1. Mark it down for maintenance in haproxy;
  2. stop client;
  3. start client; wait long enough for it to start listening
  4. Fetch the homepage directly from the client to load the cache. This will be the first request the client receives, since haproxy hasn’t have marked it live yet. So, when haproxy marks it live, the cache will be warm.
  5. Mark the client available in haproxy.

After running through the clients, it flushes the varnish cache.

This is only really useful if you’re running multiple ZEO and using haproxy for your load balancer.

Client logs

Unless you change it, the playbook sets up the clients to maintain 5 generations of event and access logs. Event logs are rotated at 5MB, access logs at 20MB.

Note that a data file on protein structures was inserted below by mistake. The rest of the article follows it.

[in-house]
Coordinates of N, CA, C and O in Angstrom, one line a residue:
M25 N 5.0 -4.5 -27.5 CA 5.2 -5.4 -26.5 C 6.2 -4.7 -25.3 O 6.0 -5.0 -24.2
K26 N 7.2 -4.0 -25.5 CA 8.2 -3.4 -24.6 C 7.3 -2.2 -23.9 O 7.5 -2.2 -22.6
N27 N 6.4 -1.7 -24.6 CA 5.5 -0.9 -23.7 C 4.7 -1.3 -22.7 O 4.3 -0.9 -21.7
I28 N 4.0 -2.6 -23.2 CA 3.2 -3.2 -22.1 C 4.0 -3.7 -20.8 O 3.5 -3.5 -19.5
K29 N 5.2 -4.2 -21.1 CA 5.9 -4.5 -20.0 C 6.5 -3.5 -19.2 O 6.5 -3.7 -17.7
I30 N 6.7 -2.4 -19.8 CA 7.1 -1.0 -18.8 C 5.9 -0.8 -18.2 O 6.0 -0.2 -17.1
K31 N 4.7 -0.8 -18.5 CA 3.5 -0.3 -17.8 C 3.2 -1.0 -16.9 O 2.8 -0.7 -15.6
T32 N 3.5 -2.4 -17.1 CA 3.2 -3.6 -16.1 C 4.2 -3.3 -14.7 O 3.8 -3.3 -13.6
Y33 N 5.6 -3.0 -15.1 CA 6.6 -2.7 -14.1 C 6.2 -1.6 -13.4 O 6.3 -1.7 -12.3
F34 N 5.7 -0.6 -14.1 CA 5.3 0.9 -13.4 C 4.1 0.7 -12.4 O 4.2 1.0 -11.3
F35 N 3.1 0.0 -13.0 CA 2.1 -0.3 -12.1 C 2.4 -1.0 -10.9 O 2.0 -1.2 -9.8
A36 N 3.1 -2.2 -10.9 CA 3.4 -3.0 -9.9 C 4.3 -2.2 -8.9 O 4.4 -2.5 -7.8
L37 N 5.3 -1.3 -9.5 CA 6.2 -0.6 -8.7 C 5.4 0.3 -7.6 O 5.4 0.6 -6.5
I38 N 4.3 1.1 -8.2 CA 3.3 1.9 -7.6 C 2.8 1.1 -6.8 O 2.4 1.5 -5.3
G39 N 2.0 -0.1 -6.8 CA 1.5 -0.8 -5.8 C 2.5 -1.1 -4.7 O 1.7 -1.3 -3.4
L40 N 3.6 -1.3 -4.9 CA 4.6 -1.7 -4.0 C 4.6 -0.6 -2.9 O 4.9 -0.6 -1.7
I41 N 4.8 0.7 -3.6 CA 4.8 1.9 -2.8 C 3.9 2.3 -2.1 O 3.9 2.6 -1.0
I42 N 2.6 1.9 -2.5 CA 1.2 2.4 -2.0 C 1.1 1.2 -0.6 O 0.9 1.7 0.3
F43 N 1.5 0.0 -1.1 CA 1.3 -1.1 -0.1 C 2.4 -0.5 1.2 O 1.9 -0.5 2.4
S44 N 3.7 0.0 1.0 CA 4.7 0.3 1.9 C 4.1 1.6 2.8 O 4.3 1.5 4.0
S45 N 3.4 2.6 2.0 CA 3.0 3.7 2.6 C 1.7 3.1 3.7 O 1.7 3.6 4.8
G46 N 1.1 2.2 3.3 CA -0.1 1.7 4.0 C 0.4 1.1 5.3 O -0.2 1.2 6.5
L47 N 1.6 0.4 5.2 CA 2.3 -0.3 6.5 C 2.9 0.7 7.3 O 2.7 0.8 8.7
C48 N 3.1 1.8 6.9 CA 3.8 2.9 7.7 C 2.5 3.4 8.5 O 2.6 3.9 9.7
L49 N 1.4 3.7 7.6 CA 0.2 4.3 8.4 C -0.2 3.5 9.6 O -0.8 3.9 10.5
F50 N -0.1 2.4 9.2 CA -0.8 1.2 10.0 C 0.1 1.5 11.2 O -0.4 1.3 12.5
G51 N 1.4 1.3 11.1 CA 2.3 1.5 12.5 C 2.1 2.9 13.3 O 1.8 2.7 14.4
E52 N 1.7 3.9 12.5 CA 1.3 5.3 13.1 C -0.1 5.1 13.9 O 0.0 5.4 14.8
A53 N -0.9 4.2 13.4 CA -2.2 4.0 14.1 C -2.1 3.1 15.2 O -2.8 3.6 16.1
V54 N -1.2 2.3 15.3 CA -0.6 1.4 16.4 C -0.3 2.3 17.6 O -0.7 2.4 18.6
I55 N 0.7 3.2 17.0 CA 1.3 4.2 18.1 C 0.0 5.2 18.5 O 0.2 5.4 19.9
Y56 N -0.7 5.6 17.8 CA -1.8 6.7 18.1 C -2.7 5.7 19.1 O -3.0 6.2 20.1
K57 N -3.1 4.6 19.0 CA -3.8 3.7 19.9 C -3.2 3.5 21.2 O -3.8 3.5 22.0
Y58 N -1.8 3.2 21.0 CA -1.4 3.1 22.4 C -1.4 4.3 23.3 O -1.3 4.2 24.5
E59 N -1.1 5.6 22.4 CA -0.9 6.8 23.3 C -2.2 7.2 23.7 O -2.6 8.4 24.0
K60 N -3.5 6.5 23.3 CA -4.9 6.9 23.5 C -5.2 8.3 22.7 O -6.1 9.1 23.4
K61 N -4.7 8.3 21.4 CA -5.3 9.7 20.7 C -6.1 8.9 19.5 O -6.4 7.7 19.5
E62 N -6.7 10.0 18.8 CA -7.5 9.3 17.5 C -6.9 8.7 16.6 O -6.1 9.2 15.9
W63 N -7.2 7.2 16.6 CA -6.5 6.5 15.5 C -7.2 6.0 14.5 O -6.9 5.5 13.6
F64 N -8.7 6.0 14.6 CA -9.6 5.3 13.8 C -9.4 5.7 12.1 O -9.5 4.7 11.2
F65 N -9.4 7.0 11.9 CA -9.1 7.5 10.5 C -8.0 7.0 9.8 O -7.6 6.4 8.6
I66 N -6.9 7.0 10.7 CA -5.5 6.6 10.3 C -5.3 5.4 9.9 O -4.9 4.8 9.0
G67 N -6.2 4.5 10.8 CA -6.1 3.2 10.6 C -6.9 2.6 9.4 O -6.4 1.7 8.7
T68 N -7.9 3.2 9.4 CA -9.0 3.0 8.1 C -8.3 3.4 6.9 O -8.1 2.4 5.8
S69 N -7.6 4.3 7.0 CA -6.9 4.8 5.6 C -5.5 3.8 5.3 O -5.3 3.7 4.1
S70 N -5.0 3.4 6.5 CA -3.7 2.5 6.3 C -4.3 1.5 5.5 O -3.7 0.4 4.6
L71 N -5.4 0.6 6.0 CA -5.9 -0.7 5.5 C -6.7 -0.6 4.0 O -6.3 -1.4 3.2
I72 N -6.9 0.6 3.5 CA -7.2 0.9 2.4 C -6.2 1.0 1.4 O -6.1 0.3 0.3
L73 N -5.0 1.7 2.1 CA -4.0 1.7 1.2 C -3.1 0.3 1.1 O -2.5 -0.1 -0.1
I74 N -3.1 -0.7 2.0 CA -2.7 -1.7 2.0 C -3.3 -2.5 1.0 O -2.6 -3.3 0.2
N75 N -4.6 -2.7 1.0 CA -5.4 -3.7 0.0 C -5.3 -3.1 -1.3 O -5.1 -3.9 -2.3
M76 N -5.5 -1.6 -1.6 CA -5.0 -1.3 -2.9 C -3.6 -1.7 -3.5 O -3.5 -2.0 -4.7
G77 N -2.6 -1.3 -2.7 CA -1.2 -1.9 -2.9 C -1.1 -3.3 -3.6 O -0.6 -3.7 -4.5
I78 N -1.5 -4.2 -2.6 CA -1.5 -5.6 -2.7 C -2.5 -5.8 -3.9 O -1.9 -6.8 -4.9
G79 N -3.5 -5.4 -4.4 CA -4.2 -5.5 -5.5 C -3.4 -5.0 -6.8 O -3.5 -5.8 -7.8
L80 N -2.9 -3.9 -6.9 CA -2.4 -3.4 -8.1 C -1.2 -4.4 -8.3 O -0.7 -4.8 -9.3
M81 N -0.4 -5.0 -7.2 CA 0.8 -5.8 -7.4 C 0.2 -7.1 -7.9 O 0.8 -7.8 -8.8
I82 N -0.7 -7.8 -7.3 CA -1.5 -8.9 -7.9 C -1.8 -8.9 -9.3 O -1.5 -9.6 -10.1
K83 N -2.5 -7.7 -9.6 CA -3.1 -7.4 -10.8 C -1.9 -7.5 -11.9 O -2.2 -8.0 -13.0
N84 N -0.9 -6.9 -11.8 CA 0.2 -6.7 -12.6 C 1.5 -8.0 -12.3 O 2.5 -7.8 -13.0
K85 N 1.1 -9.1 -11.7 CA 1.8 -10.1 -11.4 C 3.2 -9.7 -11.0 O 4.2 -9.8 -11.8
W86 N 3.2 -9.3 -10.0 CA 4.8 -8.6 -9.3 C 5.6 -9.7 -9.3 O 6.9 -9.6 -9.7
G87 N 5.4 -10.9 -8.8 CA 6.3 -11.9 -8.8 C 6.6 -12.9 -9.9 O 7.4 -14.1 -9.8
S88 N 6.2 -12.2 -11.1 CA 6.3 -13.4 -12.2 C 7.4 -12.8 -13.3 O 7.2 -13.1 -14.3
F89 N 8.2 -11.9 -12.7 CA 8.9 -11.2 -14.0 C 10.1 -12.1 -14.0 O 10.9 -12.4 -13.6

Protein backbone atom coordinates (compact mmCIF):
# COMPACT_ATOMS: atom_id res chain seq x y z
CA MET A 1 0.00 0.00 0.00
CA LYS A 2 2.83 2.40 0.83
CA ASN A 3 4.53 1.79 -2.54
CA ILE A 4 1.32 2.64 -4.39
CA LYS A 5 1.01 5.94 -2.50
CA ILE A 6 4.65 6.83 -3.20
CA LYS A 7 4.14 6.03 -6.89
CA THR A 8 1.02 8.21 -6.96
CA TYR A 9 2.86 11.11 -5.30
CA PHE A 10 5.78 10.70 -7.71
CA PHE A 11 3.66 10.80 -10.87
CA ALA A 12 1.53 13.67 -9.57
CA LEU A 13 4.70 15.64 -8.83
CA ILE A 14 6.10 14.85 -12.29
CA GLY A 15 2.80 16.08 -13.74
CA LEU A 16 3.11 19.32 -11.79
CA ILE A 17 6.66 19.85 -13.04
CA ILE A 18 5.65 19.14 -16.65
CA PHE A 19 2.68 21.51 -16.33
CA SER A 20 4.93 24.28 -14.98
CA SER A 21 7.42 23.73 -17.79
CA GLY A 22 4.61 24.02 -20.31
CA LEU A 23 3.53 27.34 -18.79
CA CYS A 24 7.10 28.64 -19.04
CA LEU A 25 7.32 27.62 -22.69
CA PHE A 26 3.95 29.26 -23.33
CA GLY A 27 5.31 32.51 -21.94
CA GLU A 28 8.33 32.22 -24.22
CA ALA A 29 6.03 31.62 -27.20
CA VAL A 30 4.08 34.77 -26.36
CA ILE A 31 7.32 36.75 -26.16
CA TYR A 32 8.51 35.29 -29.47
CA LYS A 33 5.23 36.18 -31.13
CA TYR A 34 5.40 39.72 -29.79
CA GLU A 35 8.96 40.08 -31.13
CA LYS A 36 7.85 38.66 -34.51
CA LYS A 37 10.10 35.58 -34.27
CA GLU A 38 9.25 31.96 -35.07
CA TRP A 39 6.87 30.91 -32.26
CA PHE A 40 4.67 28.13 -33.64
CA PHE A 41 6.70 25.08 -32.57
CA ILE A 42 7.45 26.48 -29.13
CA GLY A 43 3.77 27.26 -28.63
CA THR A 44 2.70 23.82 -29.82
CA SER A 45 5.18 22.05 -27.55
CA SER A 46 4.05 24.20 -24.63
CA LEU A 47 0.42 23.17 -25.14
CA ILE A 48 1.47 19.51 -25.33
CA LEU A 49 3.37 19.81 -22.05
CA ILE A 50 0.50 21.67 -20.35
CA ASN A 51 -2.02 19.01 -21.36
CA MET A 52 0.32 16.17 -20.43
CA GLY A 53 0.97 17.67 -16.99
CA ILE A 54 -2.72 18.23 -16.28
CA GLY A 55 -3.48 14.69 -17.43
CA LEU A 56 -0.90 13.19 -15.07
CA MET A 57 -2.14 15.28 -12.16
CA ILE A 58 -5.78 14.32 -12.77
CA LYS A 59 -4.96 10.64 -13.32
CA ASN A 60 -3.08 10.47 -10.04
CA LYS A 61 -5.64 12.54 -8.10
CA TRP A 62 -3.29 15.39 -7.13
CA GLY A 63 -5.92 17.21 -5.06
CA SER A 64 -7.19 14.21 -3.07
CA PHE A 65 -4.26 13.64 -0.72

cron jobs

The playbook automatically creates cron jobs for ZODB backup and packing. These jobs are run as plone_daemon.

The jobs are run in the early morning in the server’s time zone. Backup is run daily; packing weekly.

Load balancing

Let’s step up the delivery stack.

All but the smallest sample playbooks set up ZEO load balancing via haproxy. One of the things we gain from haproxy is good reporting.

The web interface for the haproxy monitor is deliberately not available to a remote connection. It’s easy to get around that with an ssh tunnel:

ssh ubuntu@ourserver -L 1080:localhost:1080

Now we may ask for the web report at http://localhost:1080/admin. Since we’re restricting access, we don’t bother with a password.


Haproxy monitor at http://localhost:1080/admin

If your optimizing, it’s a great idea to look at the haproxy stats to see what kind of queues are building up in your ZEO client cluster.